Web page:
Back to School

HANGRY? Eating well for school

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By Vejay Steede

The correlation between concentration and hunger is well documented: a body that needs sustenance is routinely incapable of performing at an optimal level, let alone a level anywhere near efficient enough to withstand the rigours of an intense academic program.

Any behaviour therapist worth their weight in salt (which I am) will tell you that a hungry student is a student who will have difficulty focussing, settling, regulating their behaviour, and even functioning in a classroom setting.

If hunger happens to be paired with a behavioural condition like oppositional defiant disorder (ODD), then an acute risk of highly disruptive or explosive behaviour can manifest. Even as adults, mood regulation and explosiveness can often be linked directly to hunger.

There is, after all, plenty of weight behind the term “hangry.”

Suffice it to say, avoiding hunger in schools is a very high priority. No student can focus on academic concerns when they are distracted by hunger pangs, and schools need to recognize that student hunger needs to be made extinct if academic progress is expected.

The Student Services department at the Berkeley institute knows this well. Charged with helping students with behavioural challenges to function in class and around school, the department goes above and beyond to provide brown bag lunches for students who need extra food to help them cope.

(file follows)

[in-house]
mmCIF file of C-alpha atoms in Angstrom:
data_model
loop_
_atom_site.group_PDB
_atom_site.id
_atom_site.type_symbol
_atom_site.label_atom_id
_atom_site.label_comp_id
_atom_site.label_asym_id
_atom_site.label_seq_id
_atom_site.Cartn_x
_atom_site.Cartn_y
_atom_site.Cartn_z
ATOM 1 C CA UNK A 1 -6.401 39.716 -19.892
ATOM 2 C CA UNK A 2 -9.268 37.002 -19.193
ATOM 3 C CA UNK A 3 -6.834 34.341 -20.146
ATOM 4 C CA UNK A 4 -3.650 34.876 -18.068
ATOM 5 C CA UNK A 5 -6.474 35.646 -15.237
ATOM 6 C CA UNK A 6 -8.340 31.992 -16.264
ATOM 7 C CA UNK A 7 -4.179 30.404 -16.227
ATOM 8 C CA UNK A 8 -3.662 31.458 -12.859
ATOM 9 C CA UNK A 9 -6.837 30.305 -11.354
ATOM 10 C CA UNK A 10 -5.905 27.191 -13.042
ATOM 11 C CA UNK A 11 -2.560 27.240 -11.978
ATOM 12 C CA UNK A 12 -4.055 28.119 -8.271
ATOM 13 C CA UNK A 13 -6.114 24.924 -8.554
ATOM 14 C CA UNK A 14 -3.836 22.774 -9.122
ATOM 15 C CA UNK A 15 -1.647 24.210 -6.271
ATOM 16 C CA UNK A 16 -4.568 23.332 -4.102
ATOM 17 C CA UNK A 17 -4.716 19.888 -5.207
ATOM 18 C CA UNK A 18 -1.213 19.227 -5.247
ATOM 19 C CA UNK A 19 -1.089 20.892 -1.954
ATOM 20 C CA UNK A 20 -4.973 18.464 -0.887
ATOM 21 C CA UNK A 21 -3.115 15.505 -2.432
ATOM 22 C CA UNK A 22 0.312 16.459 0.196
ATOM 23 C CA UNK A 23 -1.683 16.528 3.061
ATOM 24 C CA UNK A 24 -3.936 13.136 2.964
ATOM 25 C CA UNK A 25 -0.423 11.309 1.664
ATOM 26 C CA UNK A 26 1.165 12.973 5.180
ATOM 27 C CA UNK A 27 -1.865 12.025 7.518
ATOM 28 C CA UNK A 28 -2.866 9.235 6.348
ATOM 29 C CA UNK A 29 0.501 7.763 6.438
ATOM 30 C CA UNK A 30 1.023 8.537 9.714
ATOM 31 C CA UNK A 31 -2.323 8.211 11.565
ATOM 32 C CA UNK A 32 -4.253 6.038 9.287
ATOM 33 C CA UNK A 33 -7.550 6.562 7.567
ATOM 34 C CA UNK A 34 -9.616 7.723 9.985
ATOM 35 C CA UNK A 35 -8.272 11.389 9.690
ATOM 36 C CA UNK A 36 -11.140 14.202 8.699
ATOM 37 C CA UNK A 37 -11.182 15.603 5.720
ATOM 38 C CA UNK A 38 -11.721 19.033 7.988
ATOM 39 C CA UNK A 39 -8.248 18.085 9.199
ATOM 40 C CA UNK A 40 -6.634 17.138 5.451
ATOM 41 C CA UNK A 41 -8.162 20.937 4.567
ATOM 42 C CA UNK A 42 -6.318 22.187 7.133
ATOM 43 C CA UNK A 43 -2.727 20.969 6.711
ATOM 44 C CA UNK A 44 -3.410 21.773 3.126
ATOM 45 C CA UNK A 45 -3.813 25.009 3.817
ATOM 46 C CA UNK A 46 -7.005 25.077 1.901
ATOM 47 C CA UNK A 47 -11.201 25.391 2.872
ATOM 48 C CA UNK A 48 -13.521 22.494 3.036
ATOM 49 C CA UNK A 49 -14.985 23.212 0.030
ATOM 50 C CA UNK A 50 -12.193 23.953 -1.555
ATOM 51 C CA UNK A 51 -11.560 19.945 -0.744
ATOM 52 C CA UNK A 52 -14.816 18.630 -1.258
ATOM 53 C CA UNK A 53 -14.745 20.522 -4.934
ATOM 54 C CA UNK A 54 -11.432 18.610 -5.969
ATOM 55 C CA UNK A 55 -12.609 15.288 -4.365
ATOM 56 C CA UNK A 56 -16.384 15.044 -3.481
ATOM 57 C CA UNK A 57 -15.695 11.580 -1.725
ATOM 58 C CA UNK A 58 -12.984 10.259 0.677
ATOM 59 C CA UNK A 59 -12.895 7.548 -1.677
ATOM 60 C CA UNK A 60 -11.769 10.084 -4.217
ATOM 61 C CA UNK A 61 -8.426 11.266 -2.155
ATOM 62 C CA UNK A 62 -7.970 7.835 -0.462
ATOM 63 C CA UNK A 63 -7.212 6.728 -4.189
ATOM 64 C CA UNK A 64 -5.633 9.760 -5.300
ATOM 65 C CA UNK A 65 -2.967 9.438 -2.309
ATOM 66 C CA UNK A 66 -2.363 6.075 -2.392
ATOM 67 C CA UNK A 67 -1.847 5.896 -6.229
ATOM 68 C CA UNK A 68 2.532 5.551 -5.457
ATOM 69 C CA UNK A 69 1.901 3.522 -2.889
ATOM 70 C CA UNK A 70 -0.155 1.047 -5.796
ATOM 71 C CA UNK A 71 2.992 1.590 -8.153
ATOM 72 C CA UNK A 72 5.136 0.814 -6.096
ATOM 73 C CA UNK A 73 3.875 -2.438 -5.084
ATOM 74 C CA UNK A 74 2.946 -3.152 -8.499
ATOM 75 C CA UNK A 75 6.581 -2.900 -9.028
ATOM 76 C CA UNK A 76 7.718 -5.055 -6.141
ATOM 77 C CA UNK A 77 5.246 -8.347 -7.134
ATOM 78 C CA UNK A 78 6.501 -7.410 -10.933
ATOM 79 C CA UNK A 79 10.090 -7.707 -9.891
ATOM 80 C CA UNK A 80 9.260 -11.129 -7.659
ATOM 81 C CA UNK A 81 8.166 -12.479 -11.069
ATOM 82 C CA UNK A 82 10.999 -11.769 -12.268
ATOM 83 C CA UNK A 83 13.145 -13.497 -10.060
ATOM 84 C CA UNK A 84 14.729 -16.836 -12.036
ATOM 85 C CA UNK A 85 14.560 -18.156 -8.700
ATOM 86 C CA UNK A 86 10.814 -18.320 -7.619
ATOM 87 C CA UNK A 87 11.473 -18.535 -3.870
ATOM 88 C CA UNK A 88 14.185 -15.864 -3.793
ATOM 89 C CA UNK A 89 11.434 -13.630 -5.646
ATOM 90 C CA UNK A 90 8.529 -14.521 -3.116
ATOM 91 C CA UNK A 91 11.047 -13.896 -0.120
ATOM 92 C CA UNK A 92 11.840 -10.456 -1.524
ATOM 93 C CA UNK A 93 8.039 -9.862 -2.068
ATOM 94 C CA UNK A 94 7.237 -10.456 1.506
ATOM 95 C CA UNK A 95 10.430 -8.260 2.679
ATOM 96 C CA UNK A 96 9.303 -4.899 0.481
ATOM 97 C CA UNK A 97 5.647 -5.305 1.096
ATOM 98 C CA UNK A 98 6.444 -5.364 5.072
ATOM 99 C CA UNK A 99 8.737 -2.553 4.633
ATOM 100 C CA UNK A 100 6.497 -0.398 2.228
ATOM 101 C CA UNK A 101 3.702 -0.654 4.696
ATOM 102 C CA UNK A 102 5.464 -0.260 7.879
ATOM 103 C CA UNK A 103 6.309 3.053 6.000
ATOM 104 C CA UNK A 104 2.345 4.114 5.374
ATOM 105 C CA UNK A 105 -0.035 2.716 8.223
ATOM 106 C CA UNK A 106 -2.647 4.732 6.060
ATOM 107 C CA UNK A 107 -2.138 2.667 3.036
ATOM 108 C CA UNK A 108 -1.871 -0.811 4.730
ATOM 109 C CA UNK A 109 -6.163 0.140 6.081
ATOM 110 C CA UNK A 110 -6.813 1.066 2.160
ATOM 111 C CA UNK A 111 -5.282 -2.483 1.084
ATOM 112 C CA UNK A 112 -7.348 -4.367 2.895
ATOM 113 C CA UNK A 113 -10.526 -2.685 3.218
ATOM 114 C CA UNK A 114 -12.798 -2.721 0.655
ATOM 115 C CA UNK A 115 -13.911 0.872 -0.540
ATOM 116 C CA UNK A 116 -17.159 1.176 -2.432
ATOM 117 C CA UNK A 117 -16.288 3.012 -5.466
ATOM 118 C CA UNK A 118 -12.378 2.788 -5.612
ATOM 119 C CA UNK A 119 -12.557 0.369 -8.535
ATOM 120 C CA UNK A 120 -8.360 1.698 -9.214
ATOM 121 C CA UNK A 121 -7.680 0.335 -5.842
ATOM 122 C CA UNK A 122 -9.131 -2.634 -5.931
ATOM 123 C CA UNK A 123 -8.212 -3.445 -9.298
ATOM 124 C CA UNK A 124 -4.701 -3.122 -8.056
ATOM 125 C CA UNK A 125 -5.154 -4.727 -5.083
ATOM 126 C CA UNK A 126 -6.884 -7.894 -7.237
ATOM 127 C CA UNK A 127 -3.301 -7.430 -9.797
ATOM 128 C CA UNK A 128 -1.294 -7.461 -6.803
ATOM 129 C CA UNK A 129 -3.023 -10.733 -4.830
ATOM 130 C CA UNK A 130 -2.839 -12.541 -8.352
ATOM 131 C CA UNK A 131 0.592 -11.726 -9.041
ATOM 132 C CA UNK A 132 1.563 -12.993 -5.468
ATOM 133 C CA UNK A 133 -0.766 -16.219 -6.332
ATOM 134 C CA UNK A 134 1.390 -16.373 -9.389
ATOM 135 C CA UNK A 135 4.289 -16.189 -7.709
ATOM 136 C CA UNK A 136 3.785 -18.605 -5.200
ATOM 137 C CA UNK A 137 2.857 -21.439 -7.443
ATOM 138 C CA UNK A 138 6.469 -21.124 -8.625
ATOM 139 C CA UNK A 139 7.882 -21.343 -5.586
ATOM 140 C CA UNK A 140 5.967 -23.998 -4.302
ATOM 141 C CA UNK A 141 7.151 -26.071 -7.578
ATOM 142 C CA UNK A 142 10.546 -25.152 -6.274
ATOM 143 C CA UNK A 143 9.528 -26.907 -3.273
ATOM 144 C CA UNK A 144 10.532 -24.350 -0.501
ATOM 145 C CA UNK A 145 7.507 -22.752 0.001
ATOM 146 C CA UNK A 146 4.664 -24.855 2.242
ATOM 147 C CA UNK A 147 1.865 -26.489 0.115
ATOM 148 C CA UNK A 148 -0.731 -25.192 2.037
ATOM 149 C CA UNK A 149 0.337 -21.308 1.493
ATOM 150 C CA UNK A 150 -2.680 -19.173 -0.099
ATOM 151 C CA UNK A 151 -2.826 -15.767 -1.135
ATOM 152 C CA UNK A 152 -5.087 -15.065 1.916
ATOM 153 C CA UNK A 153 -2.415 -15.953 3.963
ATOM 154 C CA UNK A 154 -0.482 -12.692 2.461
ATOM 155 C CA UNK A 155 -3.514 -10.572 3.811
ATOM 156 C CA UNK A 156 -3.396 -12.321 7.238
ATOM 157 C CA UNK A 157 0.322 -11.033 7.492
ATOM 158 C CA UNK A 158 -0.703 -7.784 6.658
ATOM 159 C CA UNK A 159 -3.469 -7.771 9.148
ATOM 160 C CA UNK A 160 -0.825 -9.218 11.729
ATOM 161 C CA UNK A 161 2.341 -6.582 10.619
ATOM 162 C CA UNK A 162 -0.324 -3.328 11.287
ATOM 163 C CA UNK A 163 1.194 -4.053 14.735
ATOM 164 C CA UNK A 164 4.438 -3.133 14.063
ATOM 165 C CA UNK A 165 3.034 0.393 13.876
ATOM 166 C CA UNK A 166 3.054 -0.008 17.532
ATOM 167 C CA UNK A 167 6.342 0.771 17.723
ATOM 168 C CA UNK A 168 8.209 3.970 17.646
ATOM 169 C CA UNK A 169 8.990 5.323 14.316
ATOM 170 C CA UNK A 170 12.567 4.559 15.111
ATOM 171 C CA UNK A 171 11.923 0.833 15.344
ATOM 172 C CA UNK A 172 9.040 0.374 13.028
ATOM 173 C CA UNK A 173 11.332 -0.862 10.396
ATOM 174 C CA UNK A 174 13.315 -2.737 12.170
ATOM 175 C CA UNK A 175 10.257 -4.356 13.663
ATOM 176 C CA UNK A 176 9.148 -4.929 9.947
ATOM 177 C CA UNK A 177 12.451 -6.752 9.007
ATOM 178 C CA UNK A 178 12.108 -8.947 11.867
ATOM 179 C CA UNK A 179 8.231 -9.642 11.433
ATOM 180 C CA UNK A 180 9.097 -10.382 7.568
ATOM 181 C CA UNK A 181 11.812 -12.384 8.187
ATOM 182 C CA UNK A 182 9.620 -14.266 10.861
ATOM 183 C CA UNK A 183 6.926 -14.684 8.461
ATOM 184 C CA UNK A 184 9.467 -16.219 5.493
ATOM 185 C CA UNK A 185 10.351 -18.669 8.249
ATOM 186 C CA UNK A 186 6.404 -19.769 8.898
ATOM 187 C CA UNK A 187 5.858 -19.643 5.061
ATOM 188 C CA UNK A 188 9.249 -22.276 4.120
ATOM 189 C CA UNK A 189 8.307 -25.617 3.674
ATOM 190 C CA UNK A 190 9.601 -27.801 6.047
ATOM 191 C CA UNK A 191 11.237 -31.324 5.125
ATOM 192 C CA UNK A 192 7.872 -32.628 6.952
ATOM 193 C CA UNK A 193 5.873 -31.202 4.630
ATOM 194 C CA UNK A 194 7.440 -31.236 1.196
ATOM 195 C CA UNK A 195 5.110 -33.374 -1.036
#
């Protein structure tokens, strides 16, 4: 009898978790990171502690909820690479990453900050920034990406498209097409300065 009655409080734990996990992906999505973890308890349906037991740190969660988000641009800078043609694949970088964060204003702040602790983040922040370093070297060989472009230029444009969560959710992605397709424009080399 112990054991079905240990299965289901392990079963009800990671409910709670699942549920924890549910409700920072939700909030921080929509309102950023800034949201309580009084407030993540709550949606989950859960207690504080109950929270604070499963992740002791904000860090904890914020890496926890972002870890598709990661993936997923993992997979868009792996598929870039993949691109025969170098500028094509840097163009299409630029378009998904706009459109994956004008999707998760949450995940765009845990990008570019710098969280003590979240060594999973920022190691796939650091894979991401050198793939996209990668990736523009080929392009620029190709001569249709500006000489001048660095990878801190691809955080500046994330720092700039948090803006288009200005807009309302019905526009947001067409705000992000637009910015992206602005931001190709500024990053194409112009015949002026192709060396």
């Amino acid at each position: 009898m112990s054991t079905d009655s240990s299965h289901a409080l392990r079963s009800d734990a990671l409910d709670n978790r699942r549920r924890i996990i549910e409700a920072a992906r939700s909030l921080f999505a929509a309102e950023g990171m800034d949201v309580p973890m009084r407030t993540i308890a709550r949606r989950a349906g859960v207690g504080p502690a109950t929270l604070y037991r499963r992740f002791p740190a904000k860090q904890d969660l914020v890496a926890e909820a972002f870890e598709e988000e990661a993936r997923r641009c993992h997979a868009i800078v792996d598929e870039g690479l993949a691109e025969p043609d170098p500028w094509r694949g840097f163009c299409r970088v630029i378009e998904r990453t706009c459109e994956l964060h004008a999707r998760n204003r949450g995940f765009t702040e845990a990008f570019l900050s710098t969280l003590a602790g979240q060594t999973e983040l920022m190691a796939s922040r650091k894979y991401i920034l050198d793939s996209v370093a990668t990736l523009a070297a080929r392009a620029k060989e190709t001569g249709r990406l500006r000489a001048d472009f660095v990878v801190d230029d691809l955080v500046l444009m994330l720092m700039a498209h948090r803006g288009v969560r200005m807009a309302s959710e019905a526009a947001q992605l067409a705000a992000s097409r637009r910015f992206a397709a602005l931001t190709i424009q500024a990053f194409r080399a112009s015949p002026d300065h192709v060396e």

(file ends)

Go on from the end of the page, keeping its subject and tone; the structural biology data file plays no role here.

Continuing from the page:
Knowing the strong link between hunger and mood imbalances, the Student Services department takes the brilliant measure of actively eliminating hunger and thereby removing a common trigger for volatile students.

Of course, the actual food that is provided for students is very important as well. The Department of Health advises parents to send their children to school with lunches packed with fresh fruits, yogurts, whole grain breads, light, health-conscious snacks, and plenty of water.

Many primary schools in Bermuda have completely banned any liquid refreshment but water, including fruit juices. This is a great development, and a big step along the road to creating healthy, strong, emotionally well-balanced adults. Modern drinks are often riddled with sugar (especially fruit juices), which have also been known to trigger hyperactivity and mood imbalances in children.

One area where local primary schools could improve, however, is with their hot lunch programs. These programs are optional and are designed to help parents with weekly lunch planning. As a parent myself, I can say that I very much appreciate the efforts made by school staff to provide periodic hot lunches. The issue, however, is that these lunches often consist of less-than-nutritious components like hot dogs, chicken burgers, and pizza.

In France, elementary schools are built with full-service kitchens designed to prepare hot lunches for students daily. The meals produced in these kitchens are nutritious, delicious, and culturally rich. It’s no wonder, then, that France is celebrated for its unique and decadent cuisine; their people are fed extremely well throughout their lives. This, of course, while ideal, would involve a wholesale cultural sea change; a paradigm shift we’re probably not likely to see in our lifetimes.